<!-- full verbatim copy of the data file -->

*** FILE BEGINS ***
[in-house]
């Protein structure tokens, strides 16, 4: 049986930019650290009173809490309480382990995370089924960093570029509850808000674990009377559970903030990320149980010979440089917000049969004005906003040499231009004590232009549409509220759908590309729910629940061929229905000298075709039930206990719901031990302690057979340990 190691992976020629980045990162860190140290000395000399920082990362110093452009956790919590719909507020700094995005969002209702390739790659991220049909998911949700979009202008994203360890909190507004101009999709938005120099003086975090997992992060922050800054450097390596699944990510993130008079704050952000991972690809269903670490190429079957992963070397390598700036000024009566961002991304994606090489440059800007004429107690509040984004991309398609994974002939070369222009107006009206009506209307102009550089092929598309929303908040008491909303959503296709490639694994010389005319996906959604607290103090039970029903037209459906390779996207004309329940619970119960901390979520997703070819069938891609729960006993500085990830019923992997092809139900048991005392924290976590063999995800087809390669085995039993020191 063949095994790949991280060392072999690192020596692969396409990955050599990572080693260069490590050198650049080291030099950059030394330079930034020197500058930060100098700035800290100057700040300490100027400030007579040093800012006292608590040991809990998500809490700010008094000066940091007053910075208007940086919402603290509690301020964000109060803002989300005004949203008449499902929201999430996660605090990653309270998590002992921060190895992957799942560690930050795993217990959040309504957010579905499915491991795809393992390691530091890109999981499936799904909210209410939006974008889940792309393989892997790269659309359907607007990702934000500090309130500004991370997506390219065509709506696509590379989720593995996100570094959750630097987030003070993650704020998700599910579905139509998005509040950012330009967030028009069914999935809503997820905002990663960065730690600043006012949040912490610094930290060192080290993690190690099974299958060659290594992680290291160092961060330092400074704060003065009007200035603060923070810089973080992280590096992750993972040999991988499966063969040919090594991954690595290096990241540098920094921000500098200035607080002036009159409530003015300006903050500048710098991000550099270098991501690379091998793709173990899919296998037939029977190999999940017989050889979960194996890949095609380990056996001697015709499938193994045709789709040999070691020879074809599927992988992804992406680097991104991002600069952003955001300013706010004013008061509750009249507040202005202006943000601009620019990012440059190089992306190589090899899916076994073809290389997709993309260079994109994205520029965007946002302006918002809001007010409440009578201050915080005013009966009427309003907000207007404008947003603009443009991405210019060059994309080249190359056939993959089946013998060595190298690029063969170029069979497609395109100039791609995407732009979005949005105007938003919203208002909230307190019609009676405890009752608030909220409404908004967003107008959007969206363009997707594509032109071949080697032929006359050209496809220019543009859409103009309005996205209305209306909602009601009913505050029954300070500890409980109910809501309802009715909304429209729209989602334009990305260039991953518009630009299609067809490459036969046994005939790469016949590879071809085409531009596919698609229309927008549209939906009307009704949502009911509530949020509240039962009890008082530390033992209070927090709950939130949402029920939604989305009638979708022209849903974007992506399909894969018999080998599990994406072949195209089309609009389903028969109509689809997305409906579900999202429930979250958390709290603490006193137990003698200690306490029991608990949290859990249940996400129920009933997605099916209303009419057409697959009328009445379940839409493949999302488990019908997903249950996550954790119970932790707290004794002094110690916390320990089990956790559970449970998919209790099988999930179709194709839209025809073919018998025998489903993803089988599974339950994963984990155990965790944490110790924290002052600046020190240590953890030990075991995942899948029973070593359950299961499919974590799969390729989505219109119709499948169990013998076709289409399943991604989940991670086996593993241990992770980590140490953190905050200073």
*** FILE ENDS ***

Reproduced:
[in-house]
């Protein structure tokens, strides 16, 4: 049986930019650290009173809490309480382990995370089924960093570029509850808000674990009377559970903030990320149980010979440089917000049969004005906003040499231009004590232009549409509220759908590309729910629940061929229905000298075709039930206990719901031990302690057979340990 190691992976020629980045990162860190140290000395000399920082990362110093452009956790919590719909507020700094995005969002209702390739790659991220049909998911949700979009202008994203360890909190507004101009999709938005120099003086975090997992992060922050800054450097390596699944990510993130008079704050952000991972690809269903670490190429079957992963070397390598700036000024009566961002991304994606090489440059800007004429107690509040984004991309398609994974002939070369222009107006009206009506209307102009550089092929598309929303908040008491909303959503296709490639694994010389005319996906959604607290103090039970029903037209459906390779996207004309329940619970119960901390979520997703070819069938891609729960006993500085990830019923992997092809139900048991005392924290976590063999995800087809390669085995039993020191 063949095994790949991280060392072999690192020596692969396409990955050599990572080693260069490590050198650049080291030099950059030394330079930034020197500058930060100098700035800290100057700040300490100027400030007579040093800012006292608590040991809990998500809490700010008094000066940091007053910075208007940086919402603290509690301020964000109060803002989300005004949203008449499902929201999430996660605090990653309270998590002992921060190895992957799942560690930050795993217990959040309504957010579905499915491991795809393992390691530091890109999981499936799904909210209410939006974008889940792309393989892997790269659309359907607007990702934000500090309130500004991370997506390219065509709506696509590379989720593995996100570094959750630097987030003070993650704020998700599910579905139509998005509040950012330009967030028009069914999935809503997820905002990663960065730690600043006012949040912490610094930290060192080290993690190690099974299958060659290594992680290291160092961060330092400074704060003065009007200035603060923070810089973080992280590096992750993972040999991988499966063969040919090594991954690595290096990241540098920094921000500098200035607080002036009159409530003015300006903050500048710098991000550099270098991501690379091998793709173990899919296998037939029977190999999940017989050889979960194996890949095609380990056996001697015709499938193994045709789709040999070691020879074809599927992988992804992406680097991104991002600069952003955001300013706010004013008061509750009249507040202005202006943000601009620019990012440059190089992306190589090899899916076994073809290389997709993309260079994109994205520029965007946002302006918002809001007010409440009578201050915080005013009966009427309003907000207007404008947003603009443009991405210019060059994309080249190359056939993959089946013998060595190298690029063969170029069979497609395109100039791609995407732009979005949005105007938003919203208002909230307190019609009676405890009752608030909220409404908004967003107008959007969206363009997707594509032109071949080697032929006359050209496809220019543009859409103009309005996205209305209306909602009601009913505050029954300070500890409980109910809501309802009715909304429209729209989602334009990305260039991953518009630009299609067809490459036969046994005939790469016949590879071809085409531009596919698609229309927008549209939906009307009704949502009911509530949020509240039962009890008082530390033992209070927090709950939130949402029920939604989305009638979708022209849903974007992506399909894969018999080998599990994406072949195209089309609009389903028969109509689809997305409906579900999202429930979250958390709290603490006193137990003698200690306490029991608990949290859990249940996400129920009933997605099916209303009419057409697959009328009445379940839409493949999302488990019908997903249950996550954790119970932790707290004794002094110690916390320990089990956790559970449970998919209790099988999930179709194709839209025809073919018998025998489903993803089988599974339950994963984990155990965790944490110790924290002052600046020190240590953890030990075991995942899948029973070593359950299961499919974590799969390729989505219109119709499948169990013998076709289409399943991604989940991670086996593993241990992770980590140490953190905050200073």